The NFL combine is already a questionable meat auction—just from the physical challenges alone. But some teams have been known to take it to a whole level of psychological abuse that quite frankly this next generation isn't going to tolerate.
Take former LSU running back Derrius Guice. He was on SiriusXM Radio on Wednesday, and described an experience where a team asked him about his sexuality, and another team that implied that his mother is a prostitute—all just to get a rise out of him.
From the interview, per USA Today:
"’It was pretty crazy," Guice said in an interview on the SiriusXM NFL show Late Hits. "Some people are really trying to get in your head and test your reaction. ... I go in one room, and a team will ask me do I like men, just to see my reaction. I go in another room, they’ll try to bring up one of my family members or something and tell me, 'Hey, I heard your mom sells herself. How do you feel about that?’"
The NFL has been pulling these stunts for years during the combine—presumably as an attempt to see how prospective players can function under pressure. Most famously in 2010, then Miami Dolphins general manager Jeff Ireland asked former Oklahoma State and current Dallas Cowboys wide receiver Dez Bryant if his mother was a prostitute.
In 2016, the Falcons came under criticism for asking Eli Apple about his sexuality, and the league said they addressed the issue with an investigation. And while this interview tactic is questionable on its own, asking a player if they like men as an adverse question implies that being gay is a bad thing. Not only does a question like that step out of bounds as bigoted, but it also has potential legal ramifications, as football teams are, ultimately, employers and it could constitute a discriminatory hiring practice.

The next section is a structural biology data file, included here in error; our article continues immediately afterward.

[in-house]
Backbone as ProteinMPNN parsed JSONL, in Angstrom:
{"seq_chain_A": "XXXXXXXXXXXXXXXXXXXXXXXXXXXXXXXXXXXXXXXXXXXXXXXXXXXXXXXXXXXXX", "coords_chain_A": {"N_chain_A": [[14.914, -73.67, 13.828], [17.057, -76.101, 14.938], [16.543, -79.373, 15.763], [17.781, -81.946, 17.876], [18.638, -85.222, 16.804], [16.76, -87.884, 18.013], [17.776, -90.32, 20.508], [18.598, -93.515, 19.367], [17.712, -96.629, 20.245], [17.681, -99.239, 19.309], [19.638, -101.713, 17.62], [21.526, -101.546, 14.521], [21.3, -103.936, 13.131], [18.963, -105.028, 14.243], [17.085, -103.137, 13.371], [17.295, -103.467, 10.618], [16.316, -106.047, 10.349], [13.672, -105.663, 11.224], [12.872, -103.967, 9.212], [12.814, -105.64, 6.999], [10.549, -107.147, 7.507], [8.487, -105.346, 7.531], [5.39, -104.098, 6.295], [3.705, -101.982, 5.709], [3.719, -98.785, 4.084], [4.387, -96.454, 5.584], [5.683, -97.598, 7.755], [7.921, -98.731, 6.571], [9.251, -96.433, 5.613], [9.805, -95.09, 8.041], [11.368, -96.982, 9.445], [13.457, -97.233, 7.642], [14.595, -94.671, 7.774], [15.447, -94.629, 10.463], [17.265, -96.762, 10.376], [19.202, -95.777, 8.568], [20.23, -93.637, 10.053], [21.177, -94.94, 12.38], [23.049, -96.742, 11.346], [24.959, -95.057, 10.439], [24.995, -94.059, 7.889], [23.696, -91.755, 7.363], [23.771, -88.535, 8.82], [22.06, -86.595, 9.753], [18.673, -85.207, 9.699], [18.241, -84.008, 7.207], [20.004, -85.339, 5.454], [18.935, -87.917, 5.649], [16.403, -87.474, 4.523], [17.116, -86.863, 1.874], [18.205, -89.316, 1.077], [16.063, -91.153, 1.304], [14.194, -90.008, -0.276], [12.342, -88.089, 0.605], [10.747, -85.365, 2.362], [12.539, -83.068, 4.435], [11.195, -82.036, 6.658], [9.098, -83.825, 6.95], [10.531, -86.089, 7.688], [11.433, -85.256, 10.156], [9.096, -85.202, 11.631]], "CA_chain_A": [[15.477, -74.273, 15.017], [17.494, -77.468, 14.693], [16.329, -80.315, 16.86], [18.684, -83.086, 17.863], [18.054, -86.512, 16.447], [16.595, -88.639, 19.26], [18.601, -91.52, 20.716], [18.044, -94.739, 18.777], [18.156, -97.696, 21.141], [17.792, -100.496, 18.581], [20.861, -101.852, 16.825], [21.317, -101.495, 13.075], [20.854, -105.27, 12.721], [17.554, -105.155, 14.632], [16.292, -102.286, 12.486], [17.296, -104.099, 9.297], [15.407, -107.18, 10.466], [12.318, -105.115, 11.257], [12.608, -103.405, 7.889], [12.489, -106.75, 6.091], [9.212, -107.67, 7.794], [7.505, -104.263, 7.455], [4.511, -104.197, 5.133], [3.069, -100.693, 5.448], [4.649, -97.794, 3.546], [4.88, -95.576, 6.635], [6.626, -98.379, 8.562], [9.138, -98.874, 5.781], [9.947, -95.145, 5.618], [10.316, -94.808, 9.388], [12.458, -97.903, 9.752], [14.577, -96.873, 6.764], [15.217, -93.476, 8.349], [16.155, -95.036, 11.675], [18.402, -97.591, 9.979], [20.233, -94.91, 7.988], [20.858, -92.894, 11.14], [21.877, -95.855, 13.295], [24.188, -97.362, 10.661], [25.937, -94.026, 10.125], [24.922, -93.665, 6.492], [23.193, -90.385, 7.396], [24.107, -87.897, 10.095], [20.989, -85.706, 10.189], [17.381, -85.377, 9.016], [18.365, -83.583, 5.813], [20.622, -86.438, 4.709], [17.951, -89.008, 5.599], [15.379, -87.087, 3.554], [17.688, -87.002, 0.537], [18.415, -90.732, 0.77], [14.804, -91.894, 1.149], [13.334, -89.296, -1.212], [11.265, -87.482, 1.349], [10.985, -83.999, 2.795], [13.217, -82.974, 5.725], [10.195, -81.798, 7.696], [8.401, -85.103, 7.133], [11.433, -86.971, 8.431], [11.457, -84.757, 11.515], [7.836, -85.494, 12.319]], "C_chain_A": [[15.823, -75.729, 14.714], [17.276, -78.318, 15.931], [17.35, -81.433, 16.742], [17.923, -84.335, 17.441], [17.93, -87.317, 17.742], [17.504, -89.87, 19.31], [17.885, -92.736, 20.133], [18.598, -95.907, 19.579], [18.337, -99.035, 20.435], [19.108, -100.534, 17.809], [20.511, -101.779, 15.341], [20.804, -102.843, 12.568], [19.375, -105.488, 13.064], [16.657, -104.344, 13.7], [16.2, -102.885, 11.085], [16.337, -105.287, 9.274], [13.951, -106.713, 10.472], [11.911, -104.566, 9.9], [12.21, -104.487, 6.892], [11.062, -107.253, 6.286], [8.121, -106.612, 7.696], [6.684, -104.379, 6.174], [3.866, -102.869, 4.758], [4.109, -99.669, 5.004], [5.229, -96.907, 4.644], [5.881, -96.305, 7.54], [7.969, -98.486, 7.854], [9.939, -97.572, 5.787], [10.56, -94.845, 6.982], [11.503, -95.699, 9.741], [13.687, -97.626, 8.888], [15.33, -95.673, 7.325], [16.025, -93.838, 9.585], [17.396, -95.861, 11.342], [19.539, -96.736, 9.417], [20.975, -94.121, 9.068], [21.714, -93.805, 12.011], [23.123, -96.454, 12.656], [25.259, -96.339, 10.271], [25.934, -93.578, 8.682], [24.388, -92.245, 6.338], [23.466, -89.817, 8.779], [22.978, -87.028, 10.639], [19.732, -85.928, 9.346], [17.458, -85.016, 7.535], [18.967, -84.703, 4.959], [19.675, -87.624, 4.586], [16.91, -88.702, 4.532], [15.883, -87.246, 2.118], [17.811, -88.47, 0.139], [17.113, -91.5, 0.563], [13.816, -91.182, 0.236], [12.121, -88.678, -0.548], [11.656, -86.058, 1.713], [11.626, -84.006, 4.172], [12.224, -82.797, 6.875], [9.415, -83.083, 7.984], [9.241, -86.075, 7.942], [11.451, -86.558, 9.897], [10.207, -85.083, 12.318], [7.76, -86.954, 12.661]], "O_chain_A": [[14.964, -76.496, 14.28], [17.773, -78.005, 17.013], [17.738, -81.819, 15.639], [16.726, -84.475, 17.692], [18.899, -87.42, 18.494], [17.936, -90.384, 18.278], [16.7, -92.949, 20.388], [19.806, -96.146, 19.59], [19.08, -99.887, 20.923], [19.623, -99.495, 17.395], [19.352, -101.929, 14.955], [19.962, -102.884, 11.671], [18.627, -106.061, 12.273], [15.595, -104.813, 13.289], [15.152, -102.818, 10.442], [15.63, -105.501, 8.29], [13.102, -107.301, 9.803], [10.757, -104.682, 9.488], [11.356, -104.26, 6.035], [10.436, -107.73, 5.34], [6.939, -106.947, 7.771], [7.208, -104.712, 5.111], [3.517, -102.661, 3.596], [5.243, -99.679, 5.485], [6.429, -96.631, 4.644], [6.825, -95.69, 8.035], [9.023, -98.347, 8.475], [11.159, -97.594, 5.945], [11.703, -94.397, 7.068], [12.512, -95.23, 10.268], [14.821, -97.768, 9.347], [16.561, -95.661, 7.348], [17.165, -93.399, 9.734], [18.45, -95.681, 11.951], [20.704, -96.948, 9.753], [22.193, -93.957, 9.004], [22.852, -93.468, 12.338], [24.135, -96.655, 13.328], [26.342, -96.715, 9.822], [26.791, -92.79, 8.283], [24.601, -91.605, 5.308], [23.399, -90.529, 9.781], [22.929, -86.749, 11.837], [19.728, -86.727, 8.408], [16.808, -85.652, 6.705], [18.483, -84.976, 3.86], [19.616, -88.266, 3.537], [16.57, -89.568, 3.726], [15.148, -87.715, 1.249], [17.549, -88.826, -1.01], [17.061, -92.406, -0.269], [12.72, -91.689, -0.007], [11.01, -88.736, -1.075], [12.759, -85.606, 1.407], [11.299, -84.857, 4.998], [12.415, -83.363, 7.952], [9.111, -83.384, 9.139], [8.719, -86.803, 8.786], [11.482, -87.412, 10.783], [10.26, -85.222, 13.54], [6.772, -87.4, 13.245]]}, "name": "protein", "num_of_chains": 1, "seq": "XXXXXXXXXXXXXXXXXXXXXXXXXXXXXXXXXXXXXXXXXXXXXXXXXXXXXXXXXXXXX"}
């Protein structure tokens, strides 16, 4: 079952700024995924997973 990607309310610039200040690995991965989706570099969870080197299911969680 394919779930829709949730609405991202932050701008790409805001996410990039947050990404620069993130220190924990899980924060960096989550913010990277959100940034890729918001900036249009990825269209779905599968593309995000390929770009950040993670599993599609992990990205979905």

The executive director of the NFL Players Association DeMaurice Smith said that the team—which has not been identified yet—should be banned from the combine altogether. On PFT Live, Smith said:
“Find out what team did it and ban them from the combine. The question is inappropriate. Questions along these lines are always inappropriate.”
The Washington Post reached out to NFL spokesman Brian McCarthy, who criticized the question and said that the league was investigating the incident.
"A question such as that is completely inappropriate and wholly contrary to league workplace policies. The NFL and its clubs are committed to providing equal employment opportunities to all employees in a manner that is consistent with our commitment to diversity and inclusion, state and federal laws and the [collective bargaining agreement]. …
“The league annually reminds clubs of these workplace policies that prohibit personnel from seeking information concerning a player’s sexual orientation.”
Whatever measures the NFL is taking to reprimand teams that ask discriminatory questions are clearly not stacking up enough. This has essentially become standard operating procedure, and this specific question on sexuality has been asked twice in three years—and those are just the instances that we've heard about.